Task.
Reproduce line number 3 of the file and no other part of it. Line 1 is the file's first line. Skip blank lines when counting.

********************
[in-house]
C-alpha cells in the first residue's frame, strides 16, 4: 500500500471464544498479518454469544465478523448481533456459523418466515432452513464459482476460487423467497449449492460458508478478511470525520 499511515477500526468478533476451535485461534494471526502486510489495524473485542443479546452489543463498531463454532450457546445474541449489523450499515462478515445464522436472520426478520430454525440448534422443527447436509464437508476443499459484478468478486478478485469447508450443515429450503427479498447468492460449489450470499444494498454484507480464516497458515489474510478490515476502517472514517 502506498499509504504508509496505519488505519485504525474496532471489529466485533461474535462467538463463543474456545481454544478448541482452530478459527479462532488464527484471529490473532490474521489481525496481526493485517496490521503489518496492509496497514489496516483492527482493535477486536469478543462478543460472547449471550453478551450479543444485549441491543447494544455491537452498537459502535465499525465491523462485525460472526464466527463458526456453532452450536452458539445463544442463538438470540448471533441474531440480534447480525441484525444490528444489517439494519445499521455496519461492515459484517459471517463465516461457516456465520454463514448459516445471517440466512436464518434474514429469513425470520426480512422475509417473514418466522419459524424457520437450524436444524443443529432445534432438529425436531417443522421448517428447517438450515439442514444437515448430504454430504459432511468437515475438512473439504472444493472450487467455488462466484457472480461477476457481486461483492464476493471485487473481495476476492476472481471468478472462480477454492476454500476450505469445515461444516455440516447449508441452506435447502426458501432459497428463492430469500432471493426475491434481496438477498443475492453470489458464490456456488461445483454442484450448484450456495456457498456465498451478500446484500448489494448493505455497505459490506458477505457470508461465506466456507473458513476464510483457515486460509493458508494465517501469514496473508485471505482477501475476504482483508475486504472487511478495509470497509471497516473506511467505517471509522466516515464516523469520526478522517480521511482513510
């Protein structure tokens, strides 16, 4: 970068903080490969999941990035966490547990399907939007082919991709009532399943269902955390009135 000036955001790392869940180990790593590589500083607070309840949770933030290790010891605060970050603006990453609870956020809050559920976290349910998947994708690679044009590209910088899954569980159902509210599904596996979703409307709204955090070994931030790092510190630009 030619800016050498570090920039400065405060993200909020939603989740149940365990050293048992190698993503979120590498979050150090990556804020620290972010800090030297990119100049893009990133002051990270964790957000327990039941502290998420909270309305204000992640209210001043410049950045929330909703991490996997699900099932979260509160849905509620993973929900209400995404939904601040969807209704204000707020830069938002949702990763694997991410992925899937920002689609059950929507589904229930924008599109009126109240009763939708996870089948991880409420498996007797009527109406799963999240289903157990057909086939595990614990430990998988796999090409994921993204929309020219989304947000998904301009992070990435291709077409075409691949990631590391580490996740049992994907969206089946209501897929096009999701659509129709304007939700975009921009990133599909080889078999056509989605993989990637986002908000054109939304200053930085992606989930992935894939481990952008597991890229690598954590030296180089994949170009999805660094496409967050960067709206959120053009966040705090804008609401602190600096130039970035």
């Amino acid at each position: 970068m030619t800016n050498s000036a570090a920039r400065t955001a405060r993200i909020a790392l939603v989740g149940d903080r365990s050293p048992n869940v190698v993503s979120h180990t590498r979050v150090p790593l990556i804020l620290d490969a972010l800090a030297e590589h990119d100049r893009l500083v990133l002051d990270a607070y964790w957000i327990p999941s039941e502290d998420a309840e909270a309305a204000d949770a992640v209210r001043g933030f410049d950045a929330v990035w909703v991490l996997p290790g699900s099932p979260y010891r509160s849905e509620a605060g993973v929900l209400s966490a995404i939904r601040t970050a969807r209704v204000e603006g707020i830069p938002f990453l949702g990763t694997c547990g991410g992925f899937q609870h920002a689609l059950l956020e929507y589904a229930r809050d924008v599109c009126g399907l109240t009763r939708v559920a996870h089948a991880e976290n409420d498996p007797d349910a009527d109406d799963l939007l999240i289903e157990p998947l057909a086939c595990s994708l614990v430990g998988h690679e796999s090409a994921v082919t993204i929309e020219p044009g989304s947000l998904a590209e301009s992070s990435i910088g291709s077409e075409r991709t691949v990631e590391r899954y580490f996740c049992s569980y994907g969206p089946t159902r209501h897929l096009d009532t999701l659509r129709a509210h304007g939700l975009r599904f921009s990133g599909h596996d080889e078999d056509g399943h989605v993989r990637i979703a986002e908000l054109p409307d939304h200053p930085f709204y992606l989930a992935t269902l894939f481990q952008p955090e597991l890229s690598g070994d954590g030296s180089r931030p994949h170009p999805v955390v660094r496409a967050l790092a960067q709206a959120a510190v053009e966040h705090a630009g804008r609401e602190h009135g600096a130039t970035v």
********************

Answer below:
């Protein structure tokens, strides 16, 4: 970068903080490969999941990035966490547990399907939007082919991709009532399943269902955390009135 000036955001790392869940180990790593590589500083607070309840949770933030290790010891605060970050603006990453609870956020809050559920976290349910998947994708690679044009590209910088899954569980159902509210599904596996979703409307709204955090070994931030790092510190630009 030619800016050498570090920039400065405060993200909020939603989740149940365990050293048992190698993503979120590498979050150090990556804020620290972010800090030297990119100049893009990133002051990270964790957000327990039941502290998420909270309305204000992640209210001043410049950045929330909703991490996997699900099932979260509160849905509620993973929900209400995404939904601040969807209704204000707020830069938002949702990763694997991410992925899937920002689609059950929507589904229930924008599109009126109240009763939708996870089948991880409420498996007797009527109406799963999240289903157990057909086939595990614990430990998988796999090409994921993204929309020219989304947000998904301009992070990435291709077409075409691949990631590391580490996740049992994907969206089946209501897929096009999701659509129709304007939700975009921009990133599909080889078999056509989605993989990637986002908000054109939304200053930085992606989930992935894939481990952008597991890229690598954590030296180089994949170009999805660094496409967050960067709206959120053009966040705090804008609401602190600096130039970035």